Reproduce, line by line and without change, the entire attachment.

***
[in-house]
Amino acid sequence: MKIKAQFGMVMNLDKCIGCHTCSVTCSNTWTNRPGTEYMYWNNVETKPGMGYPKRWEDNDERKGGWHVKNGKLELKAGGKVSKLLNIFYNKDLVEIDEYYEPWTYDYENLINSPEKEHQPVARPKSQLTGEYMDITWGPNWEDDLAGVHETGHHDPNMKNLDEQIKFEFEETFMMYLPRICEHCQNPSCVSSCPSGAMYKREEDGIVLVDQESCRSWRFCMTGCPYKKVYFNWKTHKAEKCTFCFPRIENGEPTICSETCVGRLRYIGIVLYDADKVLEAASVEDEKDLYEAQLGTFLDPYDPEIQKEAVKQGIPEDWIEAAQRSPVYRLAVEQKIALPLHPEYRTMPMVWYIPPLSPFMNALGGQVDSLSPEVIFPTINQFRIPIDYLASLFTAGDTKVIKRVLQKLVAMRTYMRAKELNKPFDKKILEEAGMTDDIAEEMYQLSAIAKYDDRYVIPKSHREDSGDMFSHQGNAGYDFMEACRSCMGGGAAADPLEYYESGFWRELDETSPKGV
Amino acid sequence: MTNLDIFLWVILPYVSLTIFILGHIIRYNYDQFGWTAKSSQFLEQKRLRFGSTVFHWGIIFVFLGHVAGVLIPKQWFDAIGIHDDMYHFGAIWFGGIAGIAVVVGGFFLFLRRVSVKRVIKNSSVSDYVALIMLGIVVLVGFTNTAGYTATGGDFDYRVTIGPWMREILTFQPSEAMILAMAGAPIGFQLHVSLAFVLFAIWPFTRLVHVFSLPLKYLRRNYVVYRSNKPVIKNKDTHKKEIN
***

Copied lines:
[in-house]
Amino acid sequence: MKIKAQFGMVMNLDKCIGCHTCSVTCSNTWTNRPGTEYMYWNNVETKPGMGYPKRWEDNDERKGGWHVKNGKLELKAGGKVSKLLNIFYNKDLVEIDEYYEPWTYDYENLINSPEKEHQPVARPKSQLTGEYMDITWGPNWEDDLAGVHETGHHDPNMKNLDEQIKFEFEETFMMYLPRICEHCQNPSCVSSCPSGAMYKREEDGIVLVDQESCRSWRFCMTGCPYKKVYFNWKTHKAEKCTFCFPRIENGEPTICSETCVGRLRYIGIVLYDADKVLEAASVEDEKDLYEAQLGTFLDPYDPEIQKEAVKQGIPEDWIEAAQRSPVYRLAVEQKIALPLHPEYRTMPMVWYIPPLSPFMNALGGQVDSLSPEVIFPTINQFRIPIDYLASLFTAGDTKVIKRVLQKLVAMRTYMRAKELNKPFDKKILEEAGMTDDIAEEMYQLSAIAKYDDRYVIPKSHREDSGDMFSHQGNAGYDFMEACRSCMGGGAAADPLEYYESGFWRELDETSPKGV
Amino acid sequence: MTNLDIFLWVILPYVSLTIFILGHIIRYNYDQFGWTAKSSQFLEQKRLRFGSTVFHWGIIFVFLGHVAGVLIPKQWFDAIGIHDDMYHFGAIWFGGIAGIAVVVGGFFLFLRRVSVKRVIKNSSVSDYVALIMLGIVVLVGFTNTAGYTATGGDFDYRVTIGPWMREILTFQPSEAMILAMAGAPIGFQLHVSLAFVLFAIWPFTRLVHVFSLPLKYLRRNYVVYRSNKPVIKNKDTHKKEIN